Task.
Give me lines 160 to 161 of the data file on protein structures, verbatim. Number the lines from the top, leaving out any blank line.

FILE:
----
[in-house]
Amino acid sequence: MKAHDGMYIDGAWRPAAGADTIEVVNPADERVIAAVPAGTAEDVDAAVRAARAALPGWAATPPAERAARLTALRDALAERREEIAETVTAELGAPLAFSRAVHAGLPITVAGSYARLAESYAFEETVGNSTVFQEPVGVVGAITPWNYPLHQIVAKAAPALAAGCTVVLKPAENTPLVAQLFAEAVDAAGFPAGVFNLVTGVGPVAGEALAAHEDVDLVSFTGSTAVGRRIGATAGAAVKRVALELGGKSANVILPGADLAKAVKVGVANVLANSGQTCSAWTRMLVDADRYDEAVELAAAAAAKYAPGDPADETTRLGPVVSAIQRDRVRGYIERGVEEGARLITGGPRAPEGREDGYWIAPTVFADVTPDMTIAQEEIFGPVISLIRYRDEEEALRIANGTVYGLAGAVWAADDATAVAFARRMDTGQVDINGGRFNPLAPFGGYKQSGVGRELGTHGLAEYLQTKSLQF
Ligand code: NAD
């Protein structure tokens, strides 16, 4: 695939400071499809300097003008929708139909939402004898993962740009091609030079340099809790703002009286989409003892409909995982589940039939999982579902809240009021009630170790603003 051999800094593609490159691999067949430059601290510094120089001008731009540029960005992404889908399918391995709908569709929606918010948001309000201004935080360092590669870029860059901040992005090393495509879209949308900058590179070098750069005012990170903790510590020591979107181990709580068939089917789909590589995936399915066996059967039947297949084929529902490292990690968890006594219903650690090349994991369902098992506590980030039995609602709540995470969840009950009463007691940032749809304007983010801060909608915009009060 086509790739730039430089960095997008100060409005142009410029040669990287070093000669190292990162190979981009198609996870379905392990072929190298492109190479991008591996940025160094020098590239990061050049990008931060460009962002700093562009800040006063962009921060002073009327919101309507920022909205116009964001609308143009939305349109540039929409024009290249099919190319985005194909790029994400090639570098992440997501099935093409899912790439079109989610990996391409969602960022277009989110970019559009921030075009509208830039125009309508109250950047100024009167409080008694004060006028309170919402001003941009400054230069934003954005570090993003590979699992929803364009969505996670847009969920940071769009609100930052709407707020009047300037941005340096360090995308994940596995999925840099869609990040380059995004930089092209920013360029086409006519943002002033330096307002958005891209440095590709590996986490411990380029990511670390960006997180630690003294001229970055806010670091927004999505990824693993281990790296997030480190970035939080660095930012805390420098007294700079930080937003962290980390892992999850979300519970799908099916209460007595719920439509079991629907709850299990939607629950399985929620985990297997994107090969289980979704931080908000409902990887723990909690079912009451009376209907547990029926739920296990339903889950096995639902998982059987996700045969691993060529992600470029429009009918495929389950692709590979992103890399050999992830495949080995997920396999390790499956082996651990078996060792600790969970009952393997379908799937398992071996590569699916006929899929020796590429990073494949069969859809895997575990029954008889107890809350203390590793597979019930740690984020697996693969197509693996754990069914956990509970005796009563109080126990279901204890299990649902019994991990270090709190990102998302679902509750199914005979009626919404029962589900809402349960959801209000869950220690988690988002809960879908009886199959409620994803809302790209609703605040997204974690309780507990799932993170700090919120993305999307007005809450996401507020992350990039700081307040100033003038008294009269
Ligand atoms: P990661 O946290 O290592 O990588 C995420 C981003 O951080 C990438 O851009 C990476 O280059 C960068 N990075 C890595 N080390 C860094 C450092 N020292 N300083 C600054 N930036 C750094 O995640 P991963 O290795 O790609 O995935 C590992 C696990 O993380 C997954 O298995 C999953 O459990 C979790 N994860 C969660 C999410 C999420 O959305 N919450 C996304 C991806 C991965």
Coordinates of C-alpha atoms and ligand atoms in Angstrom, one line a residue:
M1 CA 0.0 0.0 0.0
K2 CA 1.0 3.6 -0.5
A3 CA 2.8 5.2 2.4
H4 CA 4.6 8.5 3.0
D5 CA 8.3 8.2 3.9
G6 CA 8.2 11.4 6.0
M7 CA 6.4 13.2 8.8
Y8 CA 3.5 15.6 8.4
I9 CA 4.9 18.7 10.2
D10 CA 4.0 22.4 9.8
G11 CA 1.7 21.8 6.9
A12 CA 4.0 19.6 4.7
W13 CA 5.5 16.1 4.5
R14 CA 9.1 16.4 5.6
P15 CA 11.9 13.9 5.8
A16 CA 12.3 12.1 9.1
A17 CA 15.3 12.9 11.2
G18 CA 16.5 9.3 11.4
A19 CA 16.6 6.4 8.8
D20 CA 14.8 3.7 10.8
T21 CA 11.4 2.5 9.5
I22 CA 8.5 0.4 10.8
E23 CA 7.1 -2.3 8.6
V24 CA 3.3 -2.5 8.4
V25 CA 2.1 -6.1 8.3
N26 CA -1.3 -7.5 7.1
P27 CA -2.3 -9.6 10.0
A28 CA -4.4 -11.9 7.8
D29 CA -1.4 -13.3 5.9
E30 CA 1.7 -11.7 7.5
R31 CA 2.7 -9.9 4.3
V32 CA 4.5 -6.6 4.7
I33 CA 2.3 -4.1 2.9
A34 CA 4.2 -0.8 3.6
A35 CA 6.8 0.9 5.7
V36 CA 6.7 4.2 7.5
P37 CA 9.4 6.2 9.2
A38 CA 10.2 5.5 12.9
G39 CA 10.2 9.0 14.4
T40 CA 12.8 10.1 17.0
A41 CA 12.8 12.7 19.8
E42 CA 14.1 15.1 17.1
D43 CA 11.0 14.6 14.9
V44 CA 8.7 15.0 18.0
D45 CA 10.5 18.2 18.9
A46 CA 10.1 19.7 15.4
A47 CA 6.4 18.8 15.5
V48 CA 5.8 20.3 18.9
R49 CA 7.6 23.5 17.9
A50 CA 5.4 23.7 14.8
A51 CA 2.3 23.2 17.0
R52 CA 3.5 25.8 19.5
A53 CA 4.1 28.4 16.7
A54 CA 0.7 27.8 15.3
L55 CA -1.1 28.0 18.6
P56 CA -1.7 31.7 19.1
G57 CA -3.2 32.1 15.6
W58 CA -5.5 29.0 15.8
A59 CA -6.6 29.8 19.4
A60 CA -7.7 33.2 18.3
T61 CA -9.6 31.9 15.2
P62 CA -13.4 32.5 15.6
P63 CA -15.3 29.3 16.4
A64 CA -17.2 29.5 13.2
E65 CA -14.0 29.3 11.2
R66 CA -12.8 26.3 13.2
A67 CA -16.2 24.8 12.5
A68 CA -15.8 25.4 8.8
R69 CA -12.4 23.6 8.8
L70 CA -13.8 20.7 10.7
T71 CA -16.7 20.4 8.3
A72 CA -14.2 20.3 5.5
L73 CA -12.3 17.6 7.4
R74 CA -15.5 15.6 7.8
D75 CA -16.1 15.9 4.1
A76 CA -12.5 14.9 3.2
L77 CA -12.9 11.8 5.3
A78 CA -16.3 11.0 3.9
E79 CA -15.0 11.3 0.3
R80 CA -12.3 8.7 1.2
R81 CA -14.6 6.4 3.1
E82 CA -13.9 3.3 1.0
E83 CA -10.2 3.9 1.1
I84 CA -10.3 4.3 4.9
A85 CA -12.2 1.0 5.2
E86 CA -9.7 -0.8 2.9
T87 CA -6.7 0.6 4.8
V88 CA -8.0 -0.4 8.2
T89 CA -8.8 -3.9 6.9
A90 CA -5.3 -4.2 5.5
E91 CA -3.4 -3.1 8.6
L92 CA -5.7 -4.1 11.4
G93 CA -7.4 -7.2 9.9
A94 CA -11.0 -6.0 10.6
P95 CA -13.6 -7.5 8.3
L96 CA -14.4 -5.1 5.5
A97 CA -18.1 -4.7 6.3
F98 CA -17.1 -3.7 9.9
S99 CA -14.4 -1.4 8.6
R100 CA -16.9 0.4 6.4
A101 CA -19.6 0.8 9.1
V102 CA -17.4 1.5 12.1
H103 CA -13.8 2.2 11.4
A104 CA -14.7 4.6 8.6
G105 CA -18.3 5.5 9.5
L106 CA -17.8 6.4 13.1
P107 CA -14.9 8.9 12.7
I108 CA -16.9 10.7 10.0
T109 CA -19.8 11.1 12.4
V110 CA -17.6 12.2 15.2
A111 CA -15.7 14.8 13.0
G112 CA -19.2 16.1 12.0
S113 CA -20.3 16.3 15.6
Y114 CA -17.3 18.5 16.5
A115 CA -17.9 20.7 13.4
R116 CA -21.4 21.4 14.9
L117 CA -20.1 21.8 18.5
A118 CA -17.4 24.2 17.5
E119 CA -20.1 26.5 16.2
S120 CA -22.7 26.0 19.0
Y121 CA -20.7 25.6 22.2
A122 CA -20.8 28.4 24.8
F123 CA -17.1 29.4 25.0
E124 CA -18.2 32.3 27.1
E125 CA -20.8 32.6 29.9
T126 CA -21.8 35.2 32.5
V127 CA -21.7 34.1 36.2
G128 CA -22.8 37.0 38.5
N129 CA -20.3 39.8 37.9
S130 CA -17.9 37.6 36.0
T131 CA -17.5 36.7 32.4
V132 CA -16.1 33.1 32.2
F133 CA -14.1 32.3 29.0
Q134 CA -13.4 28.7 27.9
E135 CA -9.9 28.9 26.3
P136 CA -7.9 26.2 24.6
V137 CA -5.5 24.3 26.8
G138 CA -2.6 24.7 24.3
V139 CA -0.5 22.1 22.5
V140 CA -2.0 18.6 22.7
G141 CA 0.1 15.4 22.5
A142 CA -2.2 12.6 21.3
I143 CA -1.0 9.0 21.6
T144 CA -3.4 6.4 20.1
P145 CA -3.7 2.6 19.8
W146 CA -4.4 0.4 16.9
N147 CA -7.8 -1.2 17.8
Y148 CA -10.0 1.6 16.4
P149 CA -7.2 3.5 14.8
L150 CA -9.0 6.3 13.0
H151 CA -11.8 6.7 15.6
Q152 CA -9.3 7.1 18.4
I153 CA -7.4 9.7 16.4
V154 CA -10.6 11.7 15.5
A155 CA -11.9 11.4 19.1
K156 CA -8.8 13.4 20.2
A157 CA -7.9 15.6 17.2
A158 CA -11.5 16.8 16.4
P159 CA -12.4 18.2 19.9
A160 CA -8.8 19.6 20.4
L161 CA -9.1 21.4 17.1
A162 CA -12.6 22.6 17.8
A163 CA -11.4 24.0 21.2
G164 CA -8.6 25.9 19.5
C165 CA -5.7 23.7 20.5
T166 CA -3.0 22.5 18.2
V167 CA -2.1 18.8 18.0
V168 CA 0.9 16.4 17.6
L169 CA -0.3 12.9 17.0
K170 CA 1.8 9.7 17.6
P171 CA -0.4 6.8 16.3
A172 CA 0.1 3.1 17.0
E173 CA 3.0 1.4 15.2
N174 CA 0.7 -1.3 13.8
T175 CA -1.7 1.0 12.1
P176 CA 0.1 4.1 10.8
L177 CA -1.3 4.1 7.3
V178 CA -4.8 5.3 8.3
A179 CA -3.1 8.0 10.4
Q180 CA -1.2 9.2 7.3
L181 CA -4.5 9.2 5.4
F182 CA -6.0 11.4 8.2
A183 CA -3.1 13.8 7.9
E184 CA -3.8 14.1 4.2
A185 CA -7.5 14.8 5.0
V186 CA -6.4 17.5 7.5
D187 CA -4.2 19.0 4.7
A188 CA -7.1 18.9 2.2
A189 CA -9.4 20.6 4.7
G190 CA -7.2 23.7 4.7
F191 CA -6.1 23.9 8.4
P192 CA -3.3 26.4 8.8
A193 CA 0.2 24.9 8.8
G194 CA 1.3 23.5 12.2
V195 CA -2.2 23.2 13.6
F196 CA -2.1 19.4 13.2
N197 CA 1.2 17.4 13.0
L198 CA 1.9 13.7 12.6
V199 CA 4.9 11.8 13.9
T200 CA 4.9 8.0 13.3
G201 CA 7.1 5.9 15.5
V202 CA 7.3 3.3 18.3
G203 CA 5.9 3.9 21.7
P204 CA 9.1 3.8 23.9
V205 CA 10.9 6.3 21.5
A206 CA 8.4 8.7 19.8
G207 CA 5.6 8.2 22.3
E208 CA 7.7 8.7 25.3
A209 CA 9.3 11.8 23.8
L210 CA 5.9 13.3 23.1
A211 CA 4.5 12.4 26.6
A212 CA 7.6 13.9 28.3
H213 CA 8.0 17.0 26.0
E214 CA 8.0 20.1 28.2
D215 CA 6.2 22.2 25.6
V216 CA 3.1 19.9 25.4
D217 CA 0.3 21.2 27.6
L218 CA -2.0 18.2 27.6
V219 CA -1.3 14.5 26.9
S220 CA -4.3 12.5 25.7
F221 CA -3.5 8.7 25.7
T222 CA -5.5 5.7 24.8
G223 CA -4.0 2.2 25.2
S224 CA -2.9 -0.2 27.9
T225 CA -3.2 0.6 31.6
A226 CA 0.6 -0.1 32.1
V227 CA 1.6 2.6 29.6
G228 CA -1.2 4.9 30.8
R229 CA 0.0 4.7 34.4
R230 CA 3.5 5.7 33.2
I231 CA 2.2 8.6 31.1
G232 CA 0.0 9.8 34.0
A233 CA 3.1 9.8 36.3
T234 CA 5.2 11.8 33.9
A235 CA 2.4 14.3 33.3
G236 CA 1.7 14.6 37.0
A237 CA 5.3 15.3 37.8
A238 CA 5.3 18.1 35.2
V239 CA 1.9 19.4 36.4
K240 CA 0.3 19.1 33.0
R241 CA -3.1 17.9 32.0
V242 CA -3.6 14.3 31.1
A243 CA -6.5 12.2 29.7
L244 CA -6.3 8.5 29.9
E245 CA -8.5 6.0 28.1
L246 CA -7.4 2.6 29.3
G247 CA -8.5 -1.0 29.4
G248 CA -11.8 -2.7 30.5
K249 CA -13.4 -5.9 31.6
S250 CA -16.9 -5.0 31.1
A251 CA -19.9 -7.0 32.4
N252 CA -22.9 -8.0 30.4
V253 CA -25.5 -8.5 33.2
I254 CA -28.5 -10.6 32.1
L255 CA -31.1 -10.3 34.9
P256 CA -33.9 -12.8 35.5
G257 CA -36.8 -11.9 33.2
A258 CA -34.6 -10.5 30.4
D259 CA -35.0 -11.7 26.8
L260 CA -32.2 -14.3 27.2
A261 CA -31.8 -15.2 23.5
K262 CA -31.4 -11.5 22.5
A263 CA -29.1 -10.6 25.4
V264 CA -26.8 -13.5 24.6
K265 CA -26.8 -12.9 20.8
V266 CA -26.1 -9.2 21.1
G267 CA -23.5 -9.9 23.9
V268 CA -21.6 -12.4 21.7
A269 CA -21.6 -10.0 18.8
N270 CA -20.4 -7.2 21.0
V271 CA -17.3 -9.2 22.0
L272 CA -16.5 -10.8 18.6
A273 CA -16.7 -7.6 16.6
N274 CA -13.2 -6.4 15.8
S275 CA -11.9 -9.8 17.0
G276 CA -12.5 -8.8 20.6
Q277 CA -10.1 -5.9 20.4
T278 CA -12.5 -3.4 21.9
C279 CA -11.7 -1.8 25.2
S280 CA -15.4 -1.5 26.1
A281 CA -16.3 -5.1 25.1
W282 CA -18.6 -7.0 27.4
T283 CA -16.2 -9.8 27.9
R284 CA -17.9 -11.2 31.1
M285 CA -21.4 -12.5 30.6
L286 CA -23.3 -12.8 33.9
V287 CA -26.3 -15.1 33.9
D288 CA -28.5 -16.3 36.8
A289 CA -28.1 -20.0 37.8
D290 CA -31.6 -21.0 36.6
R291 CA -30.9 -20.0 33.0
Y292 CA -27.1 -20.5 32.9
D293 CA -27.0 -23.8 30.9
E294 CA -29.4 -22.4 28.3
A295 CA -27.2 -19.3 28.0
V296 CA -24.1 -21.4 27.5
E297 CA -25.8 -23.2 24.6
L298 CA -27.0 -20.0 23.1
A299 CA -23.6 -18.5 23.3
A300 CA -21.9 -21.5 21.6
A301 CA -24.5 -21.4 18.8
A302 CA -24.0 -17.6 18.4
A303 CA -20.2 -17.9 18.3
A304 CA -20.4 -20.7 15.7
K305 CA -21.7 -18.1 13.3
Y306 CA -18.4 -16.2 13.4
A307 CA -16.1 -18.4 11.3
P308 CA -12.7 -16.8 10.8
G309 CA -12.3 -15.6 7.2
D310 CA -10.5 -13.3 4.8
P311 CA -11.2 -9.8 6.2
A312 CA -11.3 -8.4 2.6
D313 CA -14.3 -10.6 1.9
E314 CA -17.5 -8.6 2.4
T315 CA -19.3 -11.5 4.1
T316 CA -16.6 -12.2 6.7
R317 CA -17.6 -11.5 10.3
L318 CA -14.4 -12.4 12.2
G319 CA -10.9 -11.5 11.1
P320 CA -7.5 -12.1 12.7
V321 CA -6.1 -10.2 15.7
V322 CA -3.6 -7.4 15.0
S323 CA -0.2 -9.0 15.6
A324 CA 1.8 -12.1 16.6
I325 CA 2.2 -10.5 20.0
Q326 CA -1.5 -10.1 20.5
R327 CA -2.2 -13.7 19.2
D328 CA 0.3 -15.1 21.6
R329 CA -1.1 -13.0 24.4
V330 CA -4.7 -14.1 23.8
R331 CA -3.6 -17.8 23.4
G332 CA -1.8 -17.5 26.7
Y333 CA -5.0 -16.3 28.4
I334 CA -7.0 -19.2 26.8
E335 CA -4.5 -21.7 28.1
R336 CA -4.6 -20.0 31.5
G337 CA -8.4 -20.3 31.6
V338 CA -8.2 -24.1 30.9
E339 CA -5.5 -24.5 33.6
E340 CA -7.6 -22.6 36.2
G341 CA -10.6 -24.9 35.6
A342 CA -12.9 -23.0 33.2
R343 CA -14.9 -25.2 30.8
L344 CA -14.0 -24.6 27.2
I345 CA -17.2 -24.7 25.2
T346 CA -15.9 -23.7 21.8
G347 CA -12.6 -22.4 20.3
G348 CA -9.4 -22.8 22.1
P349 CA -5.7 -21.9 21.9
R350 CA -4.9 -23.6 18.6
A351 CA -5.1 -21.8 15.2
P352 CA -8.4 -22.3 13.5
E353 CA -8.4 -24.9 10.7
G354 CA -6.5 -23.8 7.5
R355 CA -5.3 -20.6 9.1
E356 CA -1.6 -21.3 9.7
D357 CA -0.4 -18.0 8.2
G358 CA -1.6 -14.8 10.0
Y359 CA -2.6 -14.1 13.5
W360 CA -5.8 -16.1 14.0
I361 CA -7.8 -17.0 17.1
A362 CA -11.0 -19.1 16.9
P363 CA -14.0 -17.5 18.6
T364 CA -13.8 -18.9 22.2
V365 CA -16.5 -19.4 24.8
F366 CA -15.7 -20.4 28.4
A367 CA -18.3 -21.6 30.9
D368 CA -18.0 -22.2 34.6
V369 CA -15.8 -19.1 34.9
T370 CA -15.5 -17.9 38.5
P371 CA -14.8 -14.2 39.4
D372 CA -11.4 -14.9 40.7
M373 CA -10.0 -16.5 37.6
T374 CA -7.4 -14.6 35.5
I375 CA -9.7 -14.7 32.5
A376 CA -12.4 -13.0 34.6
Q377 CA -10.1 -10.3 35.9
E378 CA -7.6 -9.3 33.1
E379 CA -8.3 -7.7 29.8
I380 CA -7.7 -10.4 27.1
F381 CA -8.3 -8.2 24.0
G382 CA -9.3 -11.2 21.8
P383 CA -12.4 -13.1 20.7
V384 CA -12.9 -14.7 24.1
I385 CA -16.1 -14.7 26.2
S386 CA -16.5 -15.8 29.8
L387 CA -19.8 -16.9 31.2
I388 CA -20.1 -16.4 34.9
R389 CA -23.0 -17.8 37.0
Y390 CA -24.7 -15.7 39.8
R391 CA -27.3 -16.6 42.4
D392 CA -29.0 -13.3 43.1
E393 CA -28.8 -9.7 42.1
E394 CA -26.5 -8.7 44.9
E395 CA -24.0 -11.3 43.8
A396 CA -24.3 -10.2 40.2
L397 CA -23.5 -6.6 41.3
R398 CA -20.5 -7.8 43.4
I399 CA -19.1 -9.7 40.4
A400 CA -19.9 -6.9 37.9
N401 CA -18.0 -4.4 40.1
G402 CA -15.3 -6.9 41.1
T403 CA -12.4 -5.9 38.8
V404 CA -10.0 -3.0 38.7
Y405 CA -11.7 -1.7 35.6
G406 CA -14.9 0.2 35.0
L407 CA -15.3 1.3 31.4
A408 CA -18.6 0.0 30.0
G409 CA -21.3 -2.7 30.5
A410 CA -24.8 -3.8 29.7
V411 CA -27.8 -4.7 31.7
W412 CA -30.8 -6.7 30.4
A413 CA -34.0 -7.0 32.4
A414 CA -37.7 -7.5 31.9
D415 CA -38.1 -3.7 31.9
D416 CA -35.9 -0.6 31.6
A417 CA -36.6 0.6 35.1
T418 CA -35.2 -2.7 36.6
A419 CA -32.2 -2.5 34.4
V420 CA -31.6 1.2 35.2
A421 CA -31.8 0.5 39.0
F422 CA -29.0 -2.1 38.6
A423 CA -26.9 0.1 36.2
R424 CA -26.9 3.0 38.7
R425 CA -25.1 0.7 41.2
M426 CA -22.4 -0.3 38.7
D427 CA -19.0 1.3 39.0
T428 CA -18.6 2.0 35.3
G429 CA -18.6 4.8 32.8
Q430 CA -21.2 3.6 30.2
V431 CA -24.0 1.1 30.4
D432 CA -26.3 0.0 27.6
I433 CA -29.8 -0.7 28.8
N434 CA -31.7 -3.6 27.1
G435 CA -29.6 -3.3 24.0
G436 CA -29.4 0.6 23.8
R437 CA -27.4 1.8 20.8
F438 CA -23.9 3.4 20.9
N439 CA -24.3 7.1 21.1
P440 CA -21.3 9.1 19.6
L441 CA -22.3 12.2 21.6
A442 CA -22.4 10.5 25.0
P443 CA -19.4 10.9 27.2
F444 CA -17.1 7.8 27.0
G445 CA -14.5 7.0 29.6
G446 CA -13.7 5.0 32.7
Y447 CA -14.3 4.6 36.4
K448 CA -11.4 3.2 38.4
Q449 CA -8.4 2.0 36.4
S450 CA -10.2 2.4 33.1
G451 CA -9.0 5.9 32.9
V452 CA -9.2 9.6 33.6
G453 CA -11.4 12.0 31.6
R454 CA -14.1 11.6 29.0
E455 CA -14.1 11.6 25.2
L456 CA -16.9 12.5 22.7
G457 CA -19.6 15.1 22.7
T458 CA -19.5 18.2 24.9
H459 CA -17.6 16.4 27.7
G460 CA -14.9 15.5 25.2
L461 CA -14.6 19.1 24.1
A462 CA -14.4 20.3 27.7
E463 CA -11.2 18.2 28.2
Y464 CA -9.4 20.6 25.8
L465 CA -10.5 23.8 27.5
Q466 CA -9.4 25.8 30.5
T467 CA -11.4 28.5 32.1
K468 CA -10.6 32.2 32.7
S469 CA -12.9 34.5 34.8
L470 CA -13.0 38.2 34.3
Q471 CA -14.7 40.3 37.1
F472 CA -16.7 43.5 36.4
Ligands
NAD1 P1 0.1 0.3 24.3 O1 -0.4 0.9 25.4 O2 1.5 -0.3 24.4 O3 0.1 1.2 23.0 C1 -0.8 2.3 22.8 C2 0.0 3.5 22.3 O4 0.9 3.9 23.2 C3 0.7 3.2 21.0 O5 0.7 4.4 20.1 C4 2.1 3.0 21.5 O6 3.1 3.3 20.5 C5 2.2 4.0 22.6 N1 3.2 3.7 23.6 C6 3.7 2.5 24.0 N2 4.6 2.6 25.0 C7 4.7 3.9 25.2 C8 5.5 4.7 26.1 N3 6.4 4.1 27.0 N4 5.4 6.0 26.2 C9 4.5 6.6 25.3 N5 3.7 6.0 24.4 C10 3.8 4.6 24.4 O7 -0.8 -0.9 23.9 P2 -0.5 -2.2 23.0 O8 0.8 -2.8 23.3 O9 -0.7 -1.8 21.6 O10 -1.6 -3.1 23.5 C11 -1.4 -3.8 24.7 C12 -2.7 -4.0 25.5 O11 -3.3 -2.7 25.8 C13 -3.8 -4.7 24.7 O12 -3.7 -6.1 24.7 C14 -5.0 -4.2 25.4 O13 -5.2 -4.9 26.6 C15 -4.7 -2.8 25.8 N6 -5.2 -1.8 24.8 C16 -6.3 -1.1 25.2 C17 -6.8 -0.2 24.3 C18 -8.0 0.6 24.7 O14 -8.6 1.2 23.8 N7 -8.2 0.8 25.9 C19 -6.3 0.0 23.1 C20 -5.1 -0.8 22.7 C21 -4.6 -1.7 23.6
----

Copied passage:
V154 CA -10.6 11.7 15.5
A155 CA -11.9 11.4 19.1